“Both gamers with a long history of using this rifle in various gaming platforms and Barrett sport shooters to law enforcement, military, and brand enthusiasts that use the rifle on the range will now be able to join the cryptocurrency movement by owning a digital token in a sector that interests them,” the company said in a statement. “The Digital Arms platform will provide a metaverse for users to purchase licensed firearm NFTs that have interoperability with games and digital platforms. Some opportunities to note include gaming, trading, wearables, accessorizing, collecting, and investing.”
But Barrett isn’t the only prominent player blasting into the arena. On the heels of announcing their unique Moonshot 1911 pistol earlier this year, Cabot Guns also declared it was stepping into unchartered terrain as the first firearms company to offer a digital NFT firearm collection, including the one-of-a-kind Moonshot, in addition to at least 22 other carefully selected arms displayed on the OpenSea platform.
Moreover, it’s a way for the seller – whether it be a prominent arms manufacturer, a mom-and-pop gun shop or an individual – to earn and redeem the rewards. Given that each NFT is stored with its own encrypted ID on the blockchain, each time the NFT is sold, the original seller stands to make a percentage of the profits. The more an NFT climbs in value, the more value it can generate over its lifetime.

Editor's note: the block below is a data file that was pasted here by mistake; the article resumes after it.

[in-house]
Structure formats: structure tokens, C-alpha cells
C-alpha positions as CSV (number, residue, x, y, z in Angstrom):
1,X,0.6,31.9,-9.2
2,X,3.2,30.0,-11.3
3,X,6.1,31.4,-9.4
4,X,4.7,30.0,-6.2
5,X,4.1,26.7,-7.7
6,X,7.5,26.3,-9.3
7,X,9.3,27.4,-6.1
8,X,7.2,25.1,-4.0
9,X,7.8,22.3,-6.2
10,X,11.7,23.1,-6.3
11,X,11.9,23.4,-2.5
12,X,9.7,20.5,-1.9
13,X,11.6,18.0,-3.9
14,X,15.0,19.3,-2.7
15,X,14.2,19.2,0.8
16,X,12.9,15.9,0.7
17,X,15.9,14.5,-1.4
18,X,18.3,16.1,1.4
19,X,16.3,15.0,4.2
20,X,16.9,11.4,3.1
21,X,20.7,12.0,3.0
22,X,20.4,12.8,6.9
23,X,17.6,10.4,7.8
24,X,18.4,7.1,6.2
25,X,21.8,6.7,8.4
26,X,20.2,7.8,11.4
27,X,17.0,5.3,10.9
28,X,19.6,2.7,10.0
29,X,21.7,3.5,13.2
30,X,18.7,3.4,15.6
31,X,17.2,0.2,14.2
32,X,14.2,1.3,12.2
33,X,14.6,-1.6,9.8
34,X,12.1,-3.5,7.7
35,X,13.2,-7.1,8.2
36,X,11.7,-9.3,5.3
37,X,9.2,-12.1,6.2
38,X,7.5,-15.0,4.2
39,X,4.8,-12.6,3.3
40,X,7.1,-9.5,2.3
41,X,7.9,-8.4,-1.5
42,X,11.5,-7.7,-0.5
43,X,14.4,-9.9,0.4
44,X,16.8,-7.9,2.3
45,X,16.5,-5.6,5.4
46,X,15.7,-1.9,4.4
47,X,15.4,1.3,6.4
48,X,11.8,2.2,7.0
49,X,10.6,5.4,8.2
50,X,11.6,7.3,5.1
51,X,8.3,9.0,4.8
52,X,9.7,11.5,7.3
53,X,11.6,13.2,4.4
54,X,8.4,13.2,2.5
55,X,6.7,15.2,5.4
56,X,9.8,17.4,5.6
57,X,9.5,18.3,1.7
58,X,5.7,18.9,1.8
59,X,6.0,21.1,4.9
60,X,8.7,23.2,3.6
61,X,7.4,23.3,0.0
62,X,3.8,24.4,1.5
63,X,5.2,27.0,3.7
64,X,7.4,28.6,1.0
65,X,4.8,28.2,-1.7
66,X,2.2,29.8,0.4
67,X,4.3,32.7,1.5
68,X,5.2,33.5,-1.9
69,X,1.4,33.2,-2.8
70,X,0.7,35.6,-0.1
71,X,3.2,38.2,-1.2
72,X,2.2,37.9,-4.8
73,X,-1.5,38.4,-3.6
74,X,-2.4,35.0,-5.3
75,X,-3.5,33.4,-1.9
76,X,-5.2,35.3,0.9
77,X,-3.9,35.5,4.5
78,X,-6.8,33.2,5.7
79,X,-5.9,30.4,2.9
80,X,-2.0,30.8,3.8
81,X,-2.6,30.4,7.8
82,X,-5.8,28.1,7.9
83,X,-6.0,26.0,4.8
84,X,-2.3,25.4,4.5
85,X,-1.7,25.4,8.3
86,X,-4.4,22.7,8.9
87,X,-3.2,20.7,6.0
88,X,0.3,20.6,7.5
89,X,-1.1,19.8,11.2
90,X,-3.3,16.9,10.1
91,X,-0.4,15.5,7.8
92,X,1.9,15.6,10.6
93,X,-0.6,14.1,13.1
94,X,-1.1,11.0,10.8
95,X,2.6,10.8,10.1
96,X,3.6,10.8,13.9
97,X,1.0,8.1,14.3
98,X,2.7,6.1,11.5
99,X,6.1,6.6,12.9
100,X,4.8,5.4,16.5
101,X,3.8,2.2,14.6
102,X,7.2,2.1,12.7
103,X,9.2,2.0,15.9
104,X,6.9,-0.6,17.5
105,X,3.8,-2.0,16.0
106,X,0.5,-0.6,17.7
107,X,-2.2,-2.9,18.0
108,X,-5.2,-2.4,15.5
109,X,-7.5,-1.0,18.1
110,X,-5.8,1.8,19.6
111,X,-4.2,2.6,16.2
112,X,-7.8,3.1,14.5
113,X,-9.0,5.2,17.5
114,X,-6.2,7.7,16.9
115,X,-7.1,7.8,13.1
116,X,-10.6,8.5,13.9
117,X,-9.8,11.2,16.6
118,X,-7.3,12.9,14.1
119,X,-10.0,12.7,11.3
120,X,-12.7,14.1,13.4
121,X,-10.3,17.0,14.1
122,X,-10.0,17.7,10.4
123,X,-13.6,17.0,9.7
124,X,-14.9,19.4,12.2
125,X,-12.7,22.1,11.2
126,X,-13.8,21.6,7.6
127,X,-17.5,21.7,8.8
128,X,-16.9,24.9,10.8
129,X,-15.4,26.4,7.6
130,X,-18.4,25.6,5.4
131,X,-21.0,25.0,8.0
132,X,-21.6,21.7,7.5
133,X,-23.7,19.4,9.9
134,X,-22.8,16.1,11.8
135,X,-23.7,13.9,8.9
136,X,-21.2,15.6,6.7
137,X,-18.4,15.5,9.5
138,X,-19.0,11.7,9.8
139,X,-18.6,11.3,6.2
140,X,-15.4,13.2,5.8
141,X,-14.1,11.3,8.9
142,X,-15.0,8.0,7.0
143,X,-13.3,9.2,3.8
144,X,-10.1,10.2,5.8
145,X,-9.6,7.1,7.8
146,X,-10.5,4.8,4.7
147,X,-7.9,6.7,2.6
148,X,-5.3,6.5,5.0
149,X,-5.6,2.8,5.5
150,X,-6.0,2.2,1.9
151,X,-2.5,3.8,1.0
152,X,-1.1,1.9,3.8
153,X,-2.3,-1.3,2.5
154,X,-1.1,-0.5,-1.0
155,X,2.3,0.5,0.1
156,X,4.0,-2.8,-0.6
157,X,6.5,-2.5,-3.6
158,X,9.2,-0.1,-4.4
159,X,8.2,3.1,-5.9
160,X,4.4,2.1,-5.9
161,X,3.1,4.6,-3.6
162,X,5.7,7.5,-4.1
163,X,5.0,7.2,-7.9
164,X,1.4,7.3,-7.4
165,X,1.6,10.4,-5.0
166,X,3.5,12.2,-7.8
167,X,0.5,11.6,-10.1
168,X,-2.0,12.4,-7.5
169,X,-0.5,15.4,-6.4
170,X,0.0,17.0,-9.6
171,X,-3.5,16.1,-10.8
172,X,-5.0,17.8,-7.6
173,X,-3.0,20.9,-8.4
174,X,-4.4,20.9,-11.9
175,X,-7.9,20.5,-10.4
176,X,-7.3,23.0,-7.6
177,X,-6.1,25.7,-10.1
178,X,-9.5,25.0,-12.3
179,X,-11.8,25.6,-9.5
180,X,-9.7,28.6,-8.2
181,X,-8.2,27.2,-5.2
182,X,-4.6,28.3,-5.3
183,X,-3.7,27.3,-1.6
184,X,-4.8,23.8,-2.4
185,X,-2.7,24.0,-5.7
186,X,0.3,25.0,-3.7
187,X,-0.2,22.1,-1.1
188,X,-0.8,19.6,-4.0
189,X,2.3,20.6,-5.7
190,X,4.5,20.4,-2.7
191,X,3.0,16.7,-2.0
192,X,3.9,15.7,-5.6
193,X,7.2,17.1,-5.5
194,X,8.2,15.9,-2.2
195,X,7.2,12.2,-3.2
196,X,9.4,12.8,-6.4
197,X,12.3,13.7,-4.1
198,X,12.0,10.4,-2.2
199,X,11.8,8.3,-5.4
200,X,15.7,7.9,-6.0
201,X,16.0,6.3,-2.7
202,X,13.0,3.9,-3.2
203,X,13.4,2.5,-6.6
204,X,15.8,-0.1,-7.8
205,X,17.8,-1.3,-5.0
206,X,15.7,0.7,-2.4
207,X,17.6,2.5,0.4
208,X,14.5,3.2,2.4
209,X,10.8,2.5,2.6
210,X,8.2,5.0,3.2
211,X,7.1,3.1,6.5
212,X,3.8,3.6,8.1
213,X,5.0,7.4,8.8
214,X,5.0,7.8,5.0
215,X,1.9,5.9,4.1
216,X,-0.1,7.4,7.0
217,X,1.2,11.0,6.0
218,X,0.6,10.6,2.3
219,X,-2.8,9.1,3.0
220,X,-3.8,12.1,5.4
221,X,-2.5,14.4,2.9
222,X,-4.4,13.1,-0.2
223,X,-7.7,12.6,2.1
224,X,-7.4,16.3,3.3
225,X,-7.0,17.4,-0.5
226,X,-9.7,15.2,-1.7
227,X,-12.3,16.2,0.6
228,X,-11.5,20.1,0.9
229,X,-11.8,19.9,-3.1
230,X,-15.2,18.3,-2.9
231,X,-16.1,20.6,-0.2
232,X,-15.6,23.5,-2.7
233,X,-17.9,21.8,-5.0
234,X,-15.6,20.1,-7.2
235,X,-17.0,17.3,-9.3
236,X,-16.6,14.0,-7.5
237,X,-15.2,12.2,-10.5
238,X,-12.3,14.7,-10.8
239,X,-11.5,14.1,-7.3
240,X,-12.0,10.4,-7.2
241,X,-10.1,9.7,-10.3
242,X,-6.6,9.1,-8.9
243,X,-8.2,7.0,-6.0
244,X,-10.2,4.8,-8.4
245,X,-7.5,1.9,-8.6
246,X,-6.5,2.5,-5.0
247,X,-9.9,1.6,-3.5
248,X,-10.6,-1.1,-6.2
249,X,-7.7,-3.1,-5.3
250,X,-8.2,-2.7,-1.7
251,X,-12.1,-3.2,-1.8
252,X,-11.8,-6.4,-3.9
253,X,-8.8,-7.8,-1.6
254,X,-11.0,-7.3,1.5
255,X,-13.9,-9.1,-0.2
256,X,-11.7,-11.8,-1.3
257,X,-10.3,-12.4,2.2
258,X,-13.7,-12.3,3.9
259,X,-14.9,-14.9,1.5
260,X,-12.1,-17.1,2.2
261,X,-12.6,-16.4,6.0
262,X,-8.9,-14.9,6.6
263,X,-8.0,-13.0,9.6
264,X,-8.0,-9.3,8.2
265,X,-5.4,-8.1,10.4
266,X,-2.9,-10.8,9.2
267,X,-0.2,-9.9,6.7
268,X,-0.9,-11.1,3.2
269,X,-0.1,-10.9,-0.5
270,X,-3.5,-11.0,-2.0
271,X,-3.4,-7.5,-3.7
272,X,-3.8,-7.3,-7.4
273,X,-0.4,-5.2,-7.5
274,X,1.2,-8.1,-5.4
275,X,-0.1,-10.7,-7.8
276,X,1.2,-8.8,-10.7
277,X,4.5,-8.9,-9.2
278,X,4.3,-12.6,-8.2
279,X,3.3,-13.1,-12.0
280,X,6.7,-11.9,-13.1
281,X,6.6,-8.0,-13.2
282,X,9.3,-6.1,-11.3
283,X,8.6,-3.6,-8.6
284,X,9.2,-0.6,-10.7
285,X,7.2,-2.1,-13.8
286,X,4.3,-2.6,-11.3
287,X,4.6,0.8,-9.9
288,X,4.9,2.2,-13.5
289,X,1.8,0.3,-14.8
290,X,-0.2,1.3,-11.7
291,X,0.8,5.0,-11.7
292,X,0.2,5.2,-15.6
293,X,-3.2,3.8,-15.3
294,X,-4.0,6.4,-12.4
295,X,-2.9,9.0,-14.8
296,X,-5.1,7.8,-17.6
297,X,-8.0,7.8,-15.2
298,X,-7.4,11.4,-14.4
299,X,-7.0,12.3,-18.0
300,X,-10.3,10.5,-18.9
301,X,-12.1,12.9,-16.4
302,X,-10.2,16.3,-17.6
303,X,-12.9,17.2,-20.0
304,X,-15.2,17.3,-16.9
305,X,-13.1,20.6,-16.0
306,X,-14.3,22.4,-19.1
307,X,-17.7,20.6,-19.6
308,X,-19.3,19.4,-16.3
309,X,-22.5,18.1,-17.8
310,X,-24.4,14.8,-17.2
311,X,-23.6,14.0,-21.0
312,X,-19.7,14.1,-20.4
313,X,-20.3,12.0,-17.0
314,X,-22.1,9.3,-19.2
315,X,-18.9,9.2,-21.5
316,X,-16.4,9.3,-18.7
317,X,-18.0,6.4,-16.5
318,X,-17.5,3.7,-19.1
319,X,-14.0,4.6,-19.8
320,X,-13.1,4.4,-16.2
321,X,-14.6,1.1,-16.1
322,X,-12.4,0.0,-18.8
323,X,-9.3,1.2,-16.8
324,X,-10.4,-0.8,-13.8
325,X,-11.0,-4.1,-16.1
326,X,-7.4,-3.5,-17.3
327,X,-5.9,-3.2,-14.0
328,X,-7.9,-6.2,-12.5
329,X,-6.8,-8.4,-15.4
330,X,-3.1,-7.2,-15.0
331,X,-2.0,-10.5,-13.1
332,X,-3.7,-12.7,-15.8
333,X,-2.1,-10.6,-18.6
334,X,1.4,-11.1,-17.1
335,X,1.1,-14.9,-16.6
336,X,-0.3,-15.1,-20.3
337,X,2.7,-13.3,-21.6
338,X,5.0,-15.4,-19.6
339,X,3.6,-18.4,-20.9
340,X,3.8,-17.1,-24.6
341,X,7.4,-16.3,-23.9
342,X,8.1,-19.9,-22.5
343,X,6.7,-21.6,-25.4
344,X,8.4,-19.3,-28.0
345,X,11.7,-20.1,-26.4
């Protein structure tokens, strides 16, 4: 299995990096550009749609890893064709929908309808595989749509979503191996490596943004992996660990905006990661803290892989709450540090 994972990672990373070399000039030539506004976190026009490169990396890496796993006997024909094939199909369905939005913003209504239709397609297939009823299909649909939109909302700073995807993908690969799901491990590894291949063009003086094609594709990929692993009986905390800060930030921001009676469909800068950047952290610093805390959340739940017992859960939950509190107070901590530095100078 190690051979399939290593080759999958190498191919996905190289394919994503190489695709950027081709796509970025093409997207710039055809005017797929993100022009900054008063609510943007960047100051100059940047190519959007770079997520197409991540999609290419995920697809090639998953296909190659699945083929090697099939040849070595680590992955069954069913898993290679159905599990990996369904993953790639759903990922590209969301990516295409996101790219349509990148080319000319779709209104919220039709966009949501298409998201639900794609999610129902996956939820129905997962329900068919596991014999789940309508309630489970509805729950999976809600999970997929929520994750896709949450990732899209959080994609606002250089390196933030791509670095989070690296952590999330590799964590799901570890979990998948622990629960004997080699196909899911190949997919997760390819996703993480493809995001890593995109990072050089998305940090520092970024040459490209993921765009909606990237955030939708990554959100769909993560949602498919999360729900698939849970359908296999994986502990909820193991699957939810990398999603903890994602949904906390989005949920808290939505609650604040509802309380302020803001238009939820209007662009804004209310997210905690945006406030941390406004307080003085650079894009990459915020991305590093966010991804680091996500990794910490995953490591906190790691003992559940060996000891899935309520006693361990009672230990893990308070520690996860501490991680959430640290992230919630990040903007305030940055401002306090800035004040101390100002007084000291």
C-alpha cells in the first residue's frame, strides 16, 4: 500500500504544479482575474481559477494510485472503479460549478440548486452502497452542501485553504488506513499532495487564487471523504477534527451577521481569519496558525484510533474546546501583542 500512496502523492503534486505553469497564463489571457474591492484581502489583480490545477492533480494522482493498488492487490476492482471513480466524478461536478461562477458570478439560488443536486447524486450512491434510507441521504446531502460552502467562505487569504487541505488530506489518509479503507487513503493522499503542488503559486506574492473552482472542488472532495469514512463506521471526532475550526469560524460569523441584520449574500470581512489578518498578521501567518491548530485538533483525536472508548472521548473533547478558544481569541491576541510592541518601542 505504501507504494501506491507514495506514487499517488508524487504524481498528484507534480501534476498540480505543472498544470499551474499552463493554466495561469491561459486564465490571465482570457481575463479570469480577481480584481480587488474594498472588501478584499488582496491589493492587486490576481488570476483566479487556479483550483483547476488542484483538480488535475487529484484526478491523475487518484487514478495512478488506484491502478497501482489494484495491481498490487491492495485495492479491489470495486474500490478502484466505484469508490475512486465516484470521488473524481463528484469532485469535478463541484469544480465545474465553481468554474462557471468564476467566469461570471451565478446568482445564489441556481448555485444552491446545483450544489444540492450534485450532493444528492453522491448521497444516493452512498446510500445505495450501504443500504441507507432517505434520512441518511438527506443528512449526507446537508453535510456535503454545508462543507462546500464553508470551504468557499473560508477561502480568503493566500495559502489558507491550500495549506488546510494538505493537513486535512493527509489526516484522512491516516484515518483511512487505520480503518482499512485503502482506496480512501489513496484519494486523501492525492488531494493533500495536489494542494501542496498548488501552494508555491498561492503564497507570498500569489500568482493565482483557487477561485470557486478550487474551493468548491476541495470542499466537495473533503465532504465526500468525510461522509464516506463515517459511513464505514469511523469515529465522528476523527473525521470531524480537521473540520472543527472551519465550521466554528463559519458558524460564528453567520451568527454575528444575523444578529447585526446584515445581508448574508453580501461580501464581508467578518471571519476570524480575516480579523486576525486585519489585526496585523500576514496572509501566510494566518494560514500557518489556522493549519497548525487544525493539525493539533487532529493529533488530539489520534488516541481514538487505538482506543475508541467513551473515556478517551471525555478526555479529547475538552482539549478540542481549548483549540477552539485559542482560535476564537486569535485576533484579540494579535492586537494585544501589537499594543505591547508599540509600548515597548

“That is massive potential. A lot of manufacturers could probably make more money with NFTs than actual firearms,” Cheng anticipates. “And NFTs are not impacted by supply chain issues or procurement or parts. It is just about putting the products on the market.”
Beyond just being part of the next wave of firearms commerce in the shadowy metaverse, blockchain technology and NFTs can also be implemented for good. For one, last fall, RECOIL magazine auctioned off an NFT of its first-ever cover art, issue number 56 featuring Cheng, with all $31,000 of proceeds donated to Second Amendment advocacy groups such as Pink Pistols and the Firearms Policy Coalition.
Cheng says that while it takes a bit of time for people to fully get their heads around the concept and the opportunities, it’s a movement that is undoubtedly taking hold across a wide array of communities and interests.
“Look at video NFTs; it is a storytelling vehicle. It’s not always just about the product – it is about the values of that firearm, such as freedom, safety, family, heritage, lineage, and emotion that comes with storytelling,” Cheng adds. “In the past, storytelling and marketing content has been about getting us to go and buy the thing, the object. But in this case, we are buying the story.”
The story of firearm focused NFTs is still taking shape but in an era of uncertainty regarding the Second Amendment, they are offering new ways to build communities, create conversations, and push innovations across the metaverse.